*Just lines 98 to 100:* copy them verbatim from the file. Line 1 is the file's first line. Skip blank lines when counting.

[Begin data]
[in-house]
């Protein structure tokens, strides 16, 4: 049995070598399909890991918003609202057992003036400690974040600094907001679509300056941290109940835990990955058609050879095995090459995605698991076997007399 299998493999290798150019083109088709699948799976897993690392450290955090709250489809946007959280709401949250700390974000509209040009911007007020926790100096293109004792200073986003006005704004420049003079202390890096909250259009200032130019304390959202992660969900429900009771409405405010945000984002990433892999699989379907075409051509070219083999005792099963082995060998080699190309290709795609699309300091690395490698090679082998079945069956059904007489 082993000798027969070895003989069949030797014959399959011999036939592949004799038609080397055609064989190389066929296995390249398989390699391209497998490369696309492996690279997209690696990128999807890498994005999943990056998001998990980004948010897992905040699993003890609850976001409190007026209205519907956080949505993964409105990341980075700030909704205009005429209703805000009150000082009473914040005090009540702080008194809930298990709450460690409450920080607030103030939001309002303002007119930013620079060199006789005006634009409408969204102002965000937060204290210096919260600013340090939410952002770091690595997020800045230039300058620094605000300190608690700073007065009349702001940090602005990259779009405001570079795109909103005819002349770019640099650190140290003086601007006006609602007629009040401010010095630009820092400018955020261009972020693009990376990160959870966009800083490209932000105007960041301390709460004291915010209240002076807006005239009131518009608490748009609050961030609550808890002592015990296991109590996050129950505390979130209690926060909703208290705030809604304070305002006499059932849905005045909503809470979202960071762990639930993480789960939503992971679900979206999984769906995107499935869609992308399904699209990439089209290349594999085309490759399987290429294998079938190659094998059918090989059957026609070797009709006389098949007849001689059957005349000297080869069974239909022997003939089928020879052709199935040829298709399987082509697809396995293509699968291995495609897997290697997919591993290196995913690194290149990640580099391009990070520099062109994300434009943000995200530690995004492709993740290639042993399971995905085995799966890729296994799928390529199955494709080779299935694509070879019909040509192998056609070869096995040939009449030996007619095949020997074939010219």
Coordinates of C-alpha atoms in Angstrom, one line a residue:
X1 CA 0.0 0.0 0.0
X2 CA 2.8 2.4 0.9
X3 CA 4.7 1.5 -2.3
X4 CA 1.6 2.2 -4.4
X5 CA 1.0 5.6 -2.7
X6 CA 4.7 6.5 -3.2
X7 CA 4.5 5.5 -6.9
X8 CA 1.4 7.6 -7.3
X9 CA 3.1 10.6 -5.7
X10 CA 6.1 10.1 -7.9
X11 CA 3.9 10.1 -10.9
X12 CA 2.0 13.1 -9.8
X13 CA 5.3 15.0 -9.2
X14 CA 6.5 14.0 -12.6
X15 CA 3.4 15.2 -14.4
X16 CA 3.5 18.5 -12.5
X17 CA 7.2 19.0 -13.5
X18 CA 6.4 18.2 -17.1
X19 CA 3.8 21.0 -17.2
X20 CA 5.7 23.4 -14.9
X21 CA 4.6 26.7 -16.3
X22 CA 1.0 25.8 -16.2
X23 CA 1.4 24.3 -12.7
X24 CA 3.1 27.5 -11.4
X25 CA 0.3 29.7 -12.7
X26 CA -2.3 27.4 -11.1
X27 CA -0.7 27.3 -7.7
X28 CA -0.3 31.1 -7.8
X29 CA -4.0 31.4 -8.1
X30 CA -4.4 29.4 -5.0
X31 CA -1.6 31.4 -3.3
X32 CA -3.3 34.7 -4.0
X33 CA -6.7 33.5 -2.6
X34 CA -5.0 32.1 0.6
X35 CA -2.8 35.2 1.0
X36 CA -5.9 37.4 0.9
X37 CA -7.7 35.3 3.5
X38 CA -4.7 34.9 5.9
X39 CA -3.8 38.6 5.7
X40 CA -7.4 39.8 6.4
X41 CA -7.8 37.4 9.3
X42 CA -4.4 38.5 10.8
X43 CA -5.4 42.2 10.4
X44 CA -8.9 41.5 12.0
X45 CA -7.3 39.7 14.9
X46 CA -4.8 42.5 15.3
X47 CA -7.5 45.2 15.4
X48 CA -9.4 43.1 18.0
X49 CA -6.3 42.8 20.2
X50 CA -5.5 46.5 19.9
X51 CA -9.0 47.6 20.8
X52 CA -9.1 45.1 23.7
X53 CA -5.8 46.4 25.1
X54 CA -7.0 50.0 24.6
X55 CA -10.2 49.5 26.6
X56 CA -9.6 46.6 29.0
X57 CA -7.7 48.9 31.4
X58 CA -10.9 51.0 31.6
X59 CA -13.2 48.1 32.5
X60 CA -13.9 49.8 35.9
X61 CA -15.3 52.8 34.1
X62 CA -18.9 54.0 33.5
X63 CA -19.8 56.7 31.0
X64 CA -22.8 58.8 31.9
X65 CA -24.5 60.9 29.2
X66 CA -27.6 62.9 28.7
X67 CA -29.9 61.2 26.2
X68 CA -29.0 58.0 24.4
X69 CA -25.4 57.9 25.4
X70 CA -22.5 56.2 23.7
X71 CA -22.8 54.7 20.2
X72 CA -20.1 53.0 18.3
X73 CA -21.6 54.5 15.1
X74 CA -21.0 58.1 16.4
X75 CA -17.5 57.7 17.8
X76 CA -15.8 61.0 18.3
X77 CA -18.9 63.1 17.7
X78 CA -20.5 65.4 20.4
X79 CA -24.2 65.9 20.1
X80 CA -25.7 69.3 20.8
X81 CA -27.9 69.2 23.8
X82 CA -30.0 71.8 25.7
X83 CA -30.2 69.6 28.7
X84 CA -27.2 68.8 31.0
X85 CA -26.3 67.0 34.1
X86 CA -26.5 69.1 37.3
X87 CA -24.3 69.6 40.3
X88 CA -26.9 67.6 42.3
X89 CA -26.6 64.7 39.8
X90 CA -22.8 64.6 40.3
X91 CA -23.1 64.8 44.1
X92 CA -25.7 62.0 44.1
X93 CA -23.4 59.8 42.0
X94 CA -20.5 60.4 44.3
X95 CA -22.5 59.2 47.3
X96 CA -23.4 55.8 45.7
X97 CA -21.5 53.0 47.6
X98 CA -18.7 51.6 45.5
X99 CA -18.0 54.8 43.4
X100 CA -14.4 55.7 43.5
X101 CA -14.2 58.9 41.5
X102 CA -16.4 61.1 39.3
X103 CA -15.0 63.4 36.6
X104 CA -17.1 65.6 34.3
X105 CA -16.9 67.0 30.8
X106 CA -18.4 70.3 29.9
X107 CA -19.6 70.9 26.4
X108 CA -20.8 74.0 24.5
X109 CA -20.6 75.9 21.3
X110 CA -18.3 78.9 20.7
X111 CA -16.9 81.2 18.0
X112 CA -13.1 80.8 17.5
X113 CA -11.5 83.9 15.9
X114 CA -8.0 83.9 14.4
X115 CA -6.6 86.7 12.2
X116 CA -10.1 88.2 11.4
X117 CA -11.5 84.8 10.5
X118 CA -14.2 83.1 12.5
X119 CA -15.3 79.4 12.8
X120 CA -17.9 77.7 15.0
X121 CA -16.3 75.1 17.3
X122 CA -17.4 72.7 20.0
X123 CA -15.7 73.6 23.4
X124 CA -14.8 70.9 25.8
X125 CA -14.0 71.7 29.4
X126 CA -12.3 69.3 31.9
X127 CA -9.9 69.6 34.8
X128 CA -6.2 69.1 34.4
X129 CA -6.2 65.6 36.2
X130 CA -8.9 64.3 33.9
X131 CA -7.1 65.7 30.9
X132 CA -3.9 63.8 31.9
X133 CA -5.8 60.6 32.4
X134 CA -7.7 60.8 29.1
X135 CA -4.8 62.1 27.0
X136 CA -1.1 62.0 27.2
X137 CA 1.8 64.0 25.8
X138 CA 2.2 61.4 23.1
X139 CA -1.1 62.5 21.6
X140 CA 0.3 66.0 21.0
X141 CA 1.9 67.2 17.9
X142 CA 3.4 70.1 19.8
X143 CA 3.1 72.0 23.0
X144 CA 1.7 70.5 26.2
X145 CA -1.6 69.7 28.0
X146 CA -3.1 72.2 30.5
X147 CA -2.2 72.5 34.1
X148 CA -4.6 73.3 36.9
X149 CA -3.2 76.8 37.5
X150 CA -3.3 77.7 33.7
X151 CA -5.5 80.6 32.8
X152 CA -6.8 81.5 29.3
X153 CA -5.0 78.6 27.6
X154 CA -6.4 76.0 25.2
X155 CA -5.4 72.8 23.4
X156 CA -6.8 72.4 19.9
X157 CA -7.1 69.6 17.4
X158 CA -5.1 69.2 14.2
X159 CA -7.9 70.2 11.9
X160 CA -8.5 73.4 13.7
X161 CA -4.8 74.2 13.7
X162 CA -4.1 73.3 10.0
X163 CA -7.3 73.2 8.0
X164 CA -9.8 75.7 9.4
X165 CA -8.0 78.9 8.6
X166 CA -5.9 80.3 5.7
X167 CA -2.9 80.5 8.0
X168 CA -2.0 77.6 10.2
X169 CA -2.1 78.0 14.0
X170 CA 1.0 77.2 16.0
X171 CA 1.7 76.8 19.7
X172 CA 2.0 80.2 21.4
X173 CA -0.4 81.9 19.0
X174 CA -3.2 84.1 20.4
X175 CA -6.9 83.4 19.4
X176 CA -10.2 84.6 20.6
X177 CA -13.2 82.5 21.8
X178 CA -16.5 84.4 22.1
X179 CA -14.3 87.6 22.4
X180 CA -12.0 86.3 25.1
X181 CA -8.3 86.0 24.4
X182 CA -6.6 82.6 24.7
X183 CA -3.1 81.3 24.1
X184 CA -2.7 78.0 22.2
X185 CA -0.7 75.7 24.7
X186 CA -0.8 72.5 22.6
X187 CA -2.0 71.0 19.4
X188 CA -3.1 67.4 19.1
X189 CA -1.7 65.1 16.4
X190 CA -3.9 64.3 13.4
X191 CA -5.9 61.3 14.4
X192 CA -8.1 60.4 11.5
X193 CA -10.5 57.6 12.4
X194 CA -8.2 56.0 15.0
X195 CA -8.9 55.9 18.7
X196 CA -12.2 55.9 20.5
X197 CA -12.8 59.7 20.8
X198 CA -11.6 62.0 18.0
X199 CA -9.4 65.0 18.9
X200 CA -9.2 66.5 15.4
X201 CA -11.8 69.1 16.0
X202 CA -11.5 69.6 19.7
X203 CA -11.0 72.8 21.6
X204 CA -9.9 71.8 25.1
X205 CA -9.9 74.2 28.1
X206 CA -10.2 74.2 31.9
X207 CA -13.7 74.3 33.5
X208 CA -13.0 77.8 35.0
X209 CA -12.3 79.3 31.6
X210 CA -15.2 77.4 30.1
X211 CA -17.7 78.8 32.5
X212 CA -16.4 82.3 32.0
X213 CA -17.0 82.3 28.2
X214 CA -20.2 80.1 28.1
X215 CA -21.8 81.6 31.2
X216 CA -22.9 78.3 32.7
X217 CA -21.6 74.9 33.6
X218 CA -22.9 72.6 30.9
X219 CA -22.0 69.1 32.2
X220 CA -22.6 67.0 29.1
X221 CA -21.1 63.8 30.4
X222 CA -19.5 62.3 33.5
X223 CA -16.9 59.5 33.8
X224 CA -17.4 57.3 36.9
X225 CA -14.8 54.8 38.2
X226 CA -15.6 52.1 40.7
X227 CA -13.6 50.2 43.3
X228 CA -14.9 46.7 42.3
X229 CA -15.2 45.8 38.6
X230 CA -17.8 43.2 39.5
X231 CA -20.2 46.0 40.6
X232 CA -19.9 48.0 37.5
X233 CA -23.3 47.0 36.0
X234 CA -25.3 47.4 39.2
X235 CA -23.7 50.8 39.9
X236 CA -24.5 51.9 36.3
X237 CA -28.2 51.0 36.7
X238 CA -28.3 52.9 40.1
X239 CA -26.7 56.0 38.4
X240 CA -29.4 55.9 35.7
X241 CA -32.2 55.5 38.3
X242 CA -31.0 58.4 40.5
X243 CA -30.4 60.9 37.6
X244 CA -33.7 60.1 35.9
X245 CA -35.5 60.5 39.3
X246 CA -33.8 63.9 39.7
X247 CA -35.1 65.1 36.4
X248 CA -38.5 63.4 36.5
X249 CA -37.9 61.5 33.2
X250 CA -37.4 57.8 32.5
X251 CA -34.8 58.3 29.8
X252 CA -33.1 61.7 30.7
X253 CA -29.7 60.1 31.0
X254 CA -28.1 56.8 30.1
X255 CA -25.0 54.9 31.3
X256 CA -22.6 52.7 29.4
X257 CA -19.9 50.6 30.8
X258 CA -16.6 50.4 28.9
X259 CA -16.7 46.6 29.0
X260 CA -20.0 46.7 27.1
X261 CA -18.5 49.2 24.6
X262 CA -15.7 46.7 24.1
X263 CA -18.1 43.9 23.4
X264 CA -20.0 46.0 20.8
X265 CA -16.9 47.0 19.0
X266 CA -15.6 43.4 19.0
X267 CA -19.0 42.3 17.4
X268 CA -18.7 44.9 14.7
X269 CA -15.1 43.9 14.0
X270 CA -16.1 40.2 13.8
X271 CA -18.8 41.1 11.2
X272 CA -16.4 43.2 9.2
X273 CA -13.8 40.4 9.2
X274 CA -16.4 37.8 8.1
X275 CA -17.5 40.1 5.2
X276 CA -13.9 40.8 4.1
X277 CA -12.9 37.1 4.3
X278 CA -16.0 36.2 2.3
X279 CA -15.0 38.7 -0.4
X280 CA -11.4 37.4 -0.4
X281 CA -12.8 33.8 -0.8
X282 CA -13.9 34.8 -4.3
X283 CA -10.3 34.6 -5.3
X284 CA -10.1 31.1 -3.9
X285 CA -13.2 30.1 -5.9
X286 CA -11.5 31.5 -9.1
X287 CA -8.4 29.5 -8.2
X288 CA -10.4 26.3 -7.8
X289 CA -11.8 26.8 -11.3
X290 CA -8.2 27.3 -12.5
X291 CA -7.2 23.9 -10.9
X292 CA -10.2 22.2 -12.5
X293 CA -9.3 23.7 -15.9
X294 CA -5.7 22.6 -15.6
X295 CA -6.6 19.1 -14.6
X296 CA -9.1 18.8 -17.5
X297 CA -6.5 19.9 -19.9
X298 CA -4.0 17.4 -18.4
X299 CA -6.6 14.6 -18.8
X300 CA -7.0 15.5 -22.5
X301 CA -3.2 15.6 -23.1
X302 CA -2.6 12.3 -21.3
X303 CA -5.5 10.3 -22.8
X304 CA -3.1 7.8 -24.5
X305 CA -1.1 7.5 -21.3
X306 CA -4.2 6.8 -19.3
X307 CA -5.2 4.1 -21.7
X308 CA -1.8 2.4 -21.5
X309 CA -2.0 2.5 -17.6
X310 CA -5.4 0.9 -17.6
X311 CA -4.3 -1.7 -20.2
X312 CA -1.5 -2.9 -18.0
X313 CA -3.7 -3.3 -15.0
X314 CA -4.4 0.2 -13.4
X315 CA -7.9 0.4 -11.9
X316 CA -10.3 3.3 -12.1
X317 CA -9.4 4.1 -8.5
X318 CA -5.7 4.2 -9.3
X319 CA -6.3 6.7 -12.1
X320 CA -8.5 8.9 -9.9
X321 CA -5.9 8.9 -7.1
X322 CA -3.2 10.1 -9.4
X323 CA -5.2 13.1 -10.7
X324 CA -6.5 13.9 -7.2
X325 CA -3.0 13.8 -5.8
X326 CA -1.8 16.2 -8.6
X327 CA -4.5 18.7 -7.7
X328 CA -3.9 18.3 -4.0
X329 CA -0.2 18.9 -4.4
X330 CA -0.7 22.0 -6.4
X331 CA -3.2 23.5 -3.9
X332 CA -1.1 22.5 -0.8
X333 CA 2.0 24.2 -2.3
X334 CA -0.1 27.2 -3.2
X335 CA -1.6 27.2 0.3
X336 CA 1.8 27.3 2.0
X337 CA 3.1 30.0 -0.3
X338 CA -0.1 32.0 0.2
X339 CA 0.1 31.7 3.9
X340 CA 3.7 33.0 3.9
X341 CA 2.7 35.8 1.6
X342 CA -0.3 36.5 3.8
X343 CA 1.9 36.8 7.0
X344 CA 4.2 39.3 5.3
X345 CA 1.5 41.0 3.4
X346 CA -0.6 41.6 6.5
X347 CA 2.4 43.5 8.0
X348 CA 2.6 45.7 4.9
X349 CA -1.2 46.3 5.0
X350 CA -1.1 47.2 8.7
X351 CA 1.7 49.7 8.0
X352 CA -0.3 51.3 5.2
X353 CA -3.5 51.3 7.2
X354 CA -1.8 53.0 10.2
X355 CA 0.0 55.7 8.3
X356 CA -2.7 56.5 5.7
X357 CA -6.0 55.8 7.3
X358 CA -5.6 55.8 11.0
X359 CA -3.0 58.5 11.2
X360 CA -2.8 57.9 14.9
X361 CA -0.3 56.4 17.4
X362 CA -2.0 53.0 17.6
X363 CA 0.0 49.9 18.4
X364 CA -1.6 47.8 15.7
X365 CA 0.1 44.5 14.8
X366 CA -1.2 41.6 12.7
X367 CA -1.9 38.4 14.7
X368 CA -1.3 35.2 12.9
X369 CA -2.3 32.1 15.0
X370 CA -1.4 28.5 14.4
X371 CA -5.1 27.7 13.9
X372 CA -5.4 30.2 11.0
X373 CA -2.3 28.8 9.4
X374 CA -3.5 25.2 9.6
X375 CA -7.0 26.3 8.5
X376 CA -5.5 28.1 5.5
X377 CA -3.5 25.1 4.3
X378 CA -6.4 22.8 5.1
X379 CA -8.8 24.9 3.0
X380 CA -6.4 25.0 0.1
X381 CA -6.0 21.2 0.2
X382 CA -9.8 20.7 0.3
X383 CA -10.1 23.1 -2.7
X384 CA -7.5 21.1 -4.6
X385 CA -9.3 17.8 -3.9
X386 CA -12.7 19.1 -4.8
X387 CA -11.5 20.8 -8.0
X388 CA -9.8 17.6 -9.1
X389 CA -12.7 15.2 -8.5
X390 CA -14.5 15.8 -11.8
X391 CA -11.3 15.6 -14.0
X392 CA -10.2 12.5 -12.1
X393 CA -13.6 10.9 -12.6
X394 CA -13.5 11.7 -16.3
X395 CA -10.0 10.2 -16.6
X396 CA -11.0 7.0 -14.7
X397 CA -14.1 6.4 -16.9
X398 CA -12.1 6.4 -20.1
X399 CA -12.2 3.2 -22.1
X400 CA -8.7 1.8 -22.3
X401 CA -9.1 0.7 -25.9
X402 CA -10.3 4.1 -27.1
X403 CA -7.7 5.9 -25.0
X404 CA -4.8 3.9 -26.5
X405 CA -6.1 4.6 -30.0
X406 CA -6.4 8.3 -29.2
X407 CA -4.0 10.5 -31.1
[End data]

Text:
X95 CA -22.5 59.2 47.3
X96 CA -23.4 55.8 45.7
X97 CA -21.5 53.0 47.6